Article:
Monday, April 4, 2016

Taxing mutual funds

Man, one more year where my mutual fund barely moves but I get a letter from the fund company telling me that I made $3k!?! So, pay tax for that... Anyhow, to understand how to account for this, read this good explanation.

Basically, when the fund manager sells a winning stock, you pay tax for that. As long as he/she doesn't sell the losing ones, you can see the fund lower with a bunch of unrealized losses (same as would happen if you held the basket of stocks).

So, sure, pay year by year, but keep track of that, so, that in the end, the earnings that you pay tax for become part of the investment capital (!). So, when you finally sell it and realize the losses, your investment is higher than it was, and your losses are higher than they look like if you just looking at the price you paid for the mutual fund at the very beginning.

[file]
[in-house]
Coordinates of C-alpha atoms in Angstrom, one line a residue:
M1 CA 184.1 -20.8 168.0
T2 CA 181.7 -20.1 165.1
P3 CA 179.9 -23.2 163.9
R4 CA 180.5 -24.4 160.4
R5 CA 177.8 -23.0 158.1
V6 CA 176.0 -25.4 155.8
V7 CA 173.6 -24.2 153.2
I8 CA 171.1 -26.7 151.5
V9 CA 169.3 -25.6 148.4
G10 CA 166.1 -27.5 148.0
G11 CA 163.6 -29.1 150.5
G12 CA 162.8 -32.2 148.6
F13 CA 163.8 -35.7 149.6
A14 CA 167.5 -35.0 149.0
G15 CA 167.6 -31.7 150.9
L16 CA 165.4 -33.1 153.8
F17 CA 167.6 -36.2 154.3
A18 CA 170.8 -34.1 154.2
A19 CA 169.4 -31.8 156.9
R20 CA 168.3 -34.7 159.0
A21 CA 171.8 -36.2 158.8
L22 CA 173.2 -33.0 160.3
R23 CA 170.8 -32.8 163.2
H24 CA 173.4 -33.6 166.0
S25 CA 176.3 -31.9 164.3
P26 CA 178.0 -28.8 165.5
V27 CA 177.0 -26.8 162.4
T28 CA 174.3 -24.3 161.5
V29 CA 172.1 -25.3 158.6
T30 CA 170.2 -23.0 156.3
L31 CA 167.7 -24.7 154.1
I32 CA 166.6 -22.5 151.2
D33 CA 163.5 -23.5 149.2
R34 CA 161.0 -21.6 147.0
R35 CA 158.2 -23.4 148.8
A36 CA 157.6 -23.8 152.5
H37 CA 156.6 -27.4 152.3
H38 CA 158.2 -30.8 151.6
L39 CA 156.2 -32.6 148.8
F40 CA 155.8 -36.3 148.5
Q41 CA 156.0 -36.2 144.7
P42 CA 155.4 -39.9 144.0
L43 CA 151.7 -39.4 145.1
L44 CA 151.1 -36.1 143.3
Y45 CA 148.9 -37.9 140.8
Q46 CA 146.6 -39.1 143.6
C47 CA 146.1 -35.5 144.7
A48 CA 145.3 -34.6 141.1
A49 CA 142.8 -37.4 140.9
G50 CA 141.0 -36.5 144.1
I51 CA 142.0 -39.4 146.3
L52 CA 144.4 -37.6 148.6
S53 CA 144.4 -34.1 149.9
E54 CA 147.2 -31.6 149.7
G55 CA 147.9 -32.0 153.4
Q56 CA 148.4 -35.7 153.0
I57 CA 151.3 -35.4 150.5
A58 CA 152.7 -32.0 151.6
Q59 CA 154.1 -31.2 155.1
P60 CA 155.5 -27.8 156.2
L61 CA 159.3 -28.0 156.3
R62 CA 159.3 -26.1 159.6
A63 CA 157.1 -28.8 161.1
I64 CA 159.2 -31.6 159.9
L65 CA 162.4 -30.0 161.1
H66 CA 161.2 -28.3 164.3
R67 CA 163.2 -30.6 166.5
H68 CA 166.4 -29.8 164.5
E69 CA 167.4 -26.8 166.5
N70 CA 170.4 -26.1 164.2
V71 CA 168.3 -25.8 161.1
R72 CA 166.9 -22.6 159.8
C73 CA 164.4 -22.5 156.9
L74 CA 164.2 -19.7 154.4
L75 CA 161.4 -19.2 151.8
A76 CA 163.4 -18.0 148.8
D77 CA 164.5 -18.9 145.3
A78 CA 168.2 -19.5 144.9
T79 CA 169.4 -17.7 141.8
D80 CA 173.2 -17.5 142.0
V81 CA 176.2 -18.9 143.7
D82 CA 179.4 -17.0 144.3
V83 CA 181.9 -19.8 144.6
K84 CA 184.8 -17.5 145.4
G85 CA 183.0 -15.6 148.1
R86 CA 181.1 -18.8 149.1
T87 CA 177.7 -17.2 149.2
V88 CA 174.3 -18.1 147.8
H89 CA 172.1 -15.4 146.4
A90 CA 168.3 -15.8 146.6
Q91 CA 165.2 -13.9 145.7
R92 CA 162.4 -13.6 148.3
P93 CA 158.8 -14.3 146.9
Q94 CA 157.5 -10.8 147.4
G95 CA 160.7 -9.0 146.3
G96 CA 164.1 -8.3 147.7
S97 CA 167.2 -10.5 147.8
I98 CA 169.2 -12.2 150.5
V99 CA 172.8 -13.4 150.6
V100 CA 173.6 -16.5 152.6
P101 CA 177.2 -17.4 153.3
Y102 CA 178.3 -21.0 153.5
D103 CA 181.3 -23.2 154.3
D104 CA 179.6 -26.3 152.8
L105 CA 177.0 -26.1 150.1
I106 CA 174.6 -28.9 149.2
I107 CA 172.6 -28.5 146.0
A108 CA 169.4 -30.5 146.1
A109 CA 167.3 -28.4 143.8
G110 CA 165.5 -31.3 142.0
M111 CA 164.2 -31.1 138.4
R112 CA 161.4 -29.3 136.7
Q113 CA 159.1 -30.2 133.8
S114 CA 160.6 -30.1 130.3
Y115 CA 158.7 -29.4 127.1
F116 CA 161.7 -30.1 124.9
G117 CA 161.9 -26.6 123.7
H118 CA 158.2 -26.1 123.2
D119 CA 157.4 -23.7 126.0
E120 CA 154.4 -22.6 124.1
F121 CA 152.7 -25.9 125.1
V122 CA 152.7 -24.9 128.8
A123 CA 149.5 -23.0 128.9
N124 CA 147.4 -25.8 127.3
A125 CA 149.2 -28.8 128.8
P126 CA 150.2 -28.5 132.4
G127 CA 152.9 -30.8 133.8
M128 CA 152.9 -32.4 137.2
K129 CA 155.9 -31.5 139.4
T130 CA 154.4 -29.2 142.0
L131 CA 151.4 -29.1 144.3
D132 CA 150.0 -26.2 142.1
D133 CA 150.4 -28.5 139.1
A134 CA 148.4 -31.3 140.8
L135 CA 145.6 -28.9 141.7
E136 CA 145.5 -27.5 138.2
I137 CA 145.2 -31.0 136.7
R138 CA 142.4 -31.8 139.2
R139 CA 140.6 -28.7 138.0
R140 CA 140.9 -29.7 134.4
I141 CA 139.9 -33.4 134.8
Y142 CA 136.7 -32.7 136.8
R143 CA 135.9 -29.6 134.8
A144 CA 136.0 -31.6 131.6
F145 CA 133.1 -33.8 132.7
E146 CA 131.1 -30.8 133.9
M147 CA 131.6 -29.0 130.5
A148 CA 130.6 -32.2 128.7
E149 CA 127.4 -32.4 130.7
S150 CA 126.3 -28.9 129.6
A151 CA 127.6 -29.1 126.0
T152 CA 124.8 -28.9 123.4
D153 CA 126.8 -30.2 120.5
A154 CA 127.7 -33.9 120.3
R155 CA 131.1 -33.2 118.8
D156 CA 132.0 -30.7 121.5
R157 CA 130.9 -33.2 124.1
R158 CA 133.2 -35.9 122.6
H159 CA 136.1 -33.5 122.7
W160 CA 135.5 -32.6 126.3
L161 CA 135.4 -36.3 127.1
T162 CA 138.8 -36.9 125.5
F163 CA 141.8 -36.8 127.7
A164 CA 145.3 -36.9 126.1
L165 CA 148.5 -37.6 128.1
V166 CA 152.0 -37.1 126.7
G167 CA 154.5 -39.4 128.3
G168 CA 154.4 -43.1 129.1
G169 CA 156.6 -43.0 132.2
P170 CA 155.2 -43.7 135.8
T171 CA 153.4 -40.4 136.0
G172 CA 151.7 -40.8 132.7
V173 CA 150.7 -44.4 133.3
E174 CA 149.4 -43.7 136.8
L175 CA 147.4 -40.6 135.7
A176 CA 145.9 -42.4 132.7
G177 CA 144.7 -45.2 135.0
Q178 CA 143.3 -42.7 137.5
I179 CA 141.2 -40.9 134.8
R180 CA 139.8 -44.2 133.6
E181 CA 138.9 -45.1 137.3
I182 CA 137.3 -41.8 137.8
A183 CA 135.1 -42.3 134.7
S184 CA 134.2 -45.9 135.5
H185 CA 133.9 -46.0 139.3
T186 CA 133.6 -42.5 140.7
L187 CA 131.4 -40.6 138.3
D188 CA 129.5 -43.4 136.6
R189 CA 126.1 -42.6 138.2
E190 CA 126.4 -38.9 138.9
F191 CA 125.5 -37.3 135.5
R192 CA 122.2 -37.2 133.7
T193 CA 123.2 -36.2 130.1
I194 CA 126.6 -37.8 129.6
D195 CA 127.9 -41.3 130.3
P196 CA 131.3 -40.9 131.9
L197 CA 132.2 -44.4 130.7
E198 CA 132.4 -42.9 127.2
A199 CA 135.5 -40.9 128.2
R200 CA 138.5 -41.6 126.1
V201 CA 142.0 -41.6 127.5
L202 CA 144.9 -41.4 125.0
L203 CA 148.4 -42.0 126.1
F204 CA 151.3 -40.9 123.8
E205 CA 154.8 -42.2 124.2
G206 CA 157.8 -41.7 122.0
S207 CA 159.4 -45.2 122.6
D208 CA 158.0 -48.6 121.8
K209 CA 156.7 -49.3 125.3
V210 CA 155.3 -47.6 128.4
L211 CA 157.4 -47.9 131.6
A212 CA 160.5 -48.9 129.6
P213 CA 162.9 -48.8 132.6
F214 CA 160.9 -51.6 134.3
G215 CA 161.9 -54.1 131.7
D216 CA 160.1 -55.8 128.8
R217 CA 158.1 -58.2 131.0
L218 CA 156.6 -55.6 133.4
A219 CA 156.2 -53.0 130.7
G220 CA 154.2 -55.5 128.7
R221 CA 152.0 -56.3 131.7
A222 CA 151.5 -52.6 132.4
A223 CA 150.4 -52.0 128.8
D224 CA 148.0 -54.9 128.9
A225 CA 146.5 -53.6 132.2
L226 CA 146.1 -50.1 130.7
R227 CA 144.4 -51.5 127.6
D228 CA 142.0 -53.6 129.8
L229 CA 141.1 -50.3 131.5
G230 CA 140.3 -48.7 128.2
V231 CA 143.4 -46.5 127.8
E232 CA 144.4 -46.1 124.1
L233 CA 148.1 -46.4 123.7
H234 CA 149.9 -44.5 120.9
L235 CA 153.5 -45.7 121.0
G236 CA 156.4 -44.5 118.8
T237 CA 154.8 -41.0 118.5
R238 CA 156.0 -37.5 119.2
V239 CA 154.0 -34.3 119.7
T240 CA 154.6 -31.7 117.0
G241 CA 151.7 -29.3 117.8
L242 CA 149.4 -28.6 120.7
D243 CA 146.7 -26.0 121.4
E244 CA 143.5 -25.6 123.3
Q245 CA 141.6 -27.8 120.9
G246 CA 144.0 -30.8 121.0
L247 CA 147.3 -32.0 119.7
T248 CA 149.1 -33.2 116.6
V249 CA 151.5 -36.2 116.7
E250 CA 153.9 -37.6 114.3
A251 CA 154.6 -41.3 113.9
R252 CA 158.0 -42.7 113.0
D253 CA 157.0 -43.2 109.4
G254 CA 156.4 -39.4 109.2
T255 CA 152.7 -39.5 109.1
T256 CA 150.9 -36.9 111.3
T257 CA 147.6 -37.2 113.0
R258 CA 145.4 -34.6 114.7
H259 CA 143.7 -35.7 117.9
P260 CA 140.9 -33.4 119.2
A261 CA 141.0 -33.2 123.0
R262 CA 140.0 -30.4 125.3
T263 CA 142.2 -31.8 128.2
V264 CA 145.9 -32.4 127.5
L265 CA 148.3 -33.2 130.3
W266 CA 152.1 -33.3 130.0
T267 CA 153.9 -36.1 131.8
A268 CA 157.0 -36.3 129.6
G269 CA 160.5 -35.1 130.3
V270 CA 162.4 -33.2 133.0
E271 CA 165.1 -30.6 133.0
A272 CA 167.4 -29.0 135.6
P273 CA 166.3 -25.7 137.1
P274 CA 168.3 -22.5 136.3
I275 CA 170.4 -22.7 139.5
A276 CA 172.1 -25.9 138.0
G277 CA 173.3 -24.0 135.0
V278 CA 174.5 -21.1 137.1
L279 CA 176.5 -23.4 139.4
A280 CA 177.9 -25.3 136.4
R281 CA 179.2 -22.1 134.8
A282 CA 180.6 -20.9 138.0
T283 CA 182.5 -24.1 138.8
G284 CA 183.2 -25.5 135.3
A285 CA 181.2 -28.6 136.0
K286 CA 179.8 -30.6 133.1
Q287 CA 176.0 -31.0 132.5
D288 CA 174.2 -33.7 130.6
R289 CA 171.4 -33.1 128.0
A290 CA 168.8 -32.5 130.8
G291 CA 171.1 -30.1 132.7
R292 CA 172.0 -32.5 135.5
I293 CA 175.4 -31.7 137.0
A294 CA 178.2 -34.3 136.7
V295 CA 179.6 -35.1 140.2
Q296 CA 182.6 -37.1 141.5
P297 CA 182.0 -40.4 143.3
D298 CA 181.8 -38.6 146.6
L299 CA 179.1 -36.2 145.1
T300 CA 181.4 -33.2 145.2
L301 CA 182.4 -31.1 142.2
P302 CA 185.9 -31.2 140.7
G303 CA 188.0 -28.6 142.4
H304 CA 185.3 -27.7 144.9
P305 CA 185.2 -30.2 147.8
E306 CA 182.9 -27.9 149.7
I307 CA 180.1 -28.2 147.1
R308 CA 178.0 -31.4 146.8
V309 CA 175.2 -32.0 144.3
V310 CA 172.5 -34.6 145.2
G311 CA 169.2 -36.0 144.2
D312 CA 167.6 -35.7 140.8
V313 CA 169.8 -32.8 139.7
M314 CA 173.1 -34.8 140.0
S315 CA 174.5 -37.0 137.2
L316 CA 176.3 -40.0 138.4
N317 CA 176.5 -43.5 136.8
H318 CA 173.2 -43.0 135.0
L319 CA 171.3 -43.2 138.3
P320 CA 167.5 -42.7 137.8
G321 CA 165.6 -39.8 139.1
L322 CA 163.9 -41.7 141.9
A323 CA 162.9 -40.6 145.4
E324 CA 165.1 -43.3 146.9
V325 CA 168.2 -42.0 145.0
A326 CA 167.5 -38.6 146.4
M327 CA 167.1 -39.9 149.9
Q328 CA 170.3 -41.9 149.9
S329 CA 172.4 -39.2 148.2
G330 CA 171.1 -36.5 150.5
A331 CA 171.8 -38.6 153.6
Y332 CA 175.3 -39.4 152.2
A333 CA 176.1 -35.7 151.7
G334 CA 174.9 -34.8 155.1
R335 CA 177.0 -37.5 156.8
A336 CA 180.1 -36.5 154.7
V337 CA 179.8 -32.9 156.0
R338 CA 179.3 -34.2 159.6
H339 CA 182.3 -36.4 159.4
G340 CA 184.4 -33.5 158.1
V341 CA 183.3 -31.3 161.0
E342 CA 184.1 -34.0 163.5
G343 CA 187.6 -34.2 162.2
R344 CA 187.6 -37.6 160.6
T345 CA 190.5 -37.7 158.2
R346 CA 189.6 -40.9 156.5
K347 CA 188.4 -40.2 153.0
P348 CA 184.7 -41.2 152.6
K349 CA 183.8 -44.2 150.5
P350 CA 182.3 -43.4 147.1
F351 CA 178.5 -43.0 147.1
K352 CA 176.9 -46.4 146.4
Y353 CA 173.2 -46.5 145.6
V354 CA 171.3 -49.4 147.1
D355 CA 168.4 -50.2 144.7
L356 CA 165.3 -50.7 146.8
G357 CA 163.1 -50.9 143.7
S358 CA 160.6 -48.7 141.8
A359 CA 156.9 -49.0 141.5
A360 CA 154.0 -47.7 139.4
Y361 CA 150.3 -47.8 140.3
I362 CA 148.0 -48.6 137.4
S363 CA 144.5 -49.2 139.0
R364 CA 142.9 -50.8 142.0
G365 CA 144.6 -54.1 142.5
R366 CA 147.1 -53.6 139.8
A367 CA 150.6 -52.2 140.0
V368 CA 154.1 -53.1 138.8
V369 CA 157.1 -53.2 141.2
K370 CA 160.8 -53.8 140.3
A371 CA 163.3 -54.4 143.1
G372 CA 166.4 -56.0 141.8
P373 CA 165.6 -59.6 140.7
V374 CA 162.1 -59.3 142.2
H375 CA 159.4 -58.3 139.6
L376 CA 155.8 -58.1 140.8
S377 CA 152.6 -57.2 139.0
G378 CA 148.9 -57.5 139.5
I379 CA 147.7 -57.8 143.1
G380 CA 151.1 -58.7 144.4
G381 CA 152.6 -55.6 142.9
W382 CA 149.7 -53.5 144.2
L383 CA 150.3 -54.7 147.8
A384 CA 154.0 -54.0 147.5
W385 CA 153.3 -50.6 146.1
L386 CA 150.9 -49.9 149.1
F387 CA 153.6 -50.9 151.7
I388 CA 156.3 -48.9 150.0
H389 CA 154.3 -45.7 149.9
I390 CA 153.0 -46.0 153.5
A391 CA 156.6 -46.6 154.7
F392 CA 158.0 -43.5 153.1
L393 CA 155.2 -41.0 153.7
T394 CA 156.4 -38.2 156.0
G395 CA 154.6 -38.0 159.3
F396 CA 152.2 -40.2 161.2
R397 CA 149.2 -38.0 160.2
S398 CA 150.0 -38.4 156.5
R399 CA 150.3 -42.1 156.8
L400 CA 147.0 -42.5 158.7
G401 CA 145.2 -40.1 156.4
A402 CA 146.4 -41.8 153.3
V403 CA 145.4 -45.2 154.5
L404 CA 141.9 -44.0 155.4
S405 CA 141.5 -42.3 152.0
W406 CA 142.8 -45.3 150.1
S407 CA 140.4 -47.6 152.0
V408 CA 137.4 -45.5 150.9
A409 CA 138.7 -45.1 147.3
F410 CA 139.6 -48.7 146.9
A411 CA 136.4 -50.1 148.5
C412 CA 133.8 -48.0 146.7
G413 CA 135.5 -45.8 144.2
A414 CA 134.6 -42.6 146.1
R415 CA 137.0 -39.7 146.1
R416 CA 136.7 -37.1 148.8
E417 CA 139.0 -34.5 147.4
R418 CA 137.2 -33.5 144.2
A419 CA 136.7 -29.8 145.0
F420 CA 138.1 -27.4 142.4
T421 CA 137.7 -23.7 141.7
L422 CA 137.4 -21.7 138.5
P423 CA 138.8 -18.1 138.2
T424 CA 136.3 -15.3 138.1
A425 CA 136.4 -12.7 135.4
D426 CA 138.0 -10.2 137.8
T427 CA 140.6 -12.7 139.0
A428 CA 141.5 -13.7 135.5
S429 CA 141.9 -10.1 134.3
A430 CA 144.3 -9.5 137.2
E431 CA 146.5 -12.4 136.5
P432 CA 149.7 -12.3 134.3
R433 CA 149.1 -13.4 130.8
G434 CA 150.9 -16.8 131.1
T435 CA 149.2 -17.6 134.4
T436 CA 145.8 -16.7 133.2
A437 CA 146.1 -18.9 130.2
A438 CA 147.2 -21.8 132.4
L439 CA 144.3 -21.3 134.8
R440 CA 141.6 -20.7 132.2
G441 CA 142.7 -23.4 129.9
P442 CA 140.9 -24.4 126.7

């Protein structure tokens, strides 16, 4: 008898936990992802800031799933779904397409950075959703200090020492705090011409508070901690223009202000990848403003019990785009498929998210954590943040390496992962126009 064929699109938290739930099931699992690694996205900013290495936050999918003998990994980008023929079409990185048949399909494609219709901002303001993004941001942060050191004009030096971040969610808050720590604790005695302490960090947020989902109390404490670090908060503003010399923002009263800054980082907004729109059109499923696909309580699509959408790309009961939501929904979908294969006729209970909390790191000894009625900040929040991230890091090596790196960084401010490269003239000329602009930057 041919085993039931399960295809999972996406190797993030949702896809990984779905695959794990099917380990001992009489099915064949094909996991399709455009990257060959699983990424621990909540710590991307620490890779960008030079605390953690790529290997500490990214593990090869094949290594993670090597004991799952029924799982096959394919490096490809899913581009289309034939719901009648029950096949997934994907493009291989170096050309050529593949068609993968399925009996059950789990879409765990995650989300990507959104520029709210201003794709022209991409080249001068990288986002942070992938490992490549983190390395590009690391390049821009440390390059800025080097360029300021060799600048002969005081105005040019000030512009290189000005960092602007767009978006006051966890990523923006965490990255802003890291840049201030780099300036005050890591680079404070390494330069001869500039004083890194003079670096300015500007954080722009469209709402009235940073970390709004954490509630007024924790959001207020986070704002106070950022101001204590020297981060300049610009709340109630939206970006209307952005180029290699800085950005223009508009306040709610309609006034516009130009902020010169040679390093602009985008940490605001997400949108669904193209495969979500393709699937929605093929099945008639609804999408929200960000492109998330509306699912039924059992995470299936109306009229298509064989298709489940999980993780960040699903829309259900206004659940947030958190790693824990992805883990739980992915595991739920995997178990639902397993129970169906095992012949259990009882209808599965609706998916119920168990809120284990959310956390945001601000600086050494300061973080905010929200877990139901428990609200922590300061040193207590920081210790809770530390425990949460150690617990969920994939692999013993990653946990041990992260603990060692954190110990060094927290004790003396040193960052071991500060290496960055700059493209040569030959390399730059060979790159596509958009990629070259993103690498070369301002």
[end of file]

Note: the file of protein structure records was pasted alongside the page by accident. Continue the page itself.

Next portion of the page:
Basically, avoid double taxation... The link above gives an example where you actually made money overall, but it is the same concept...


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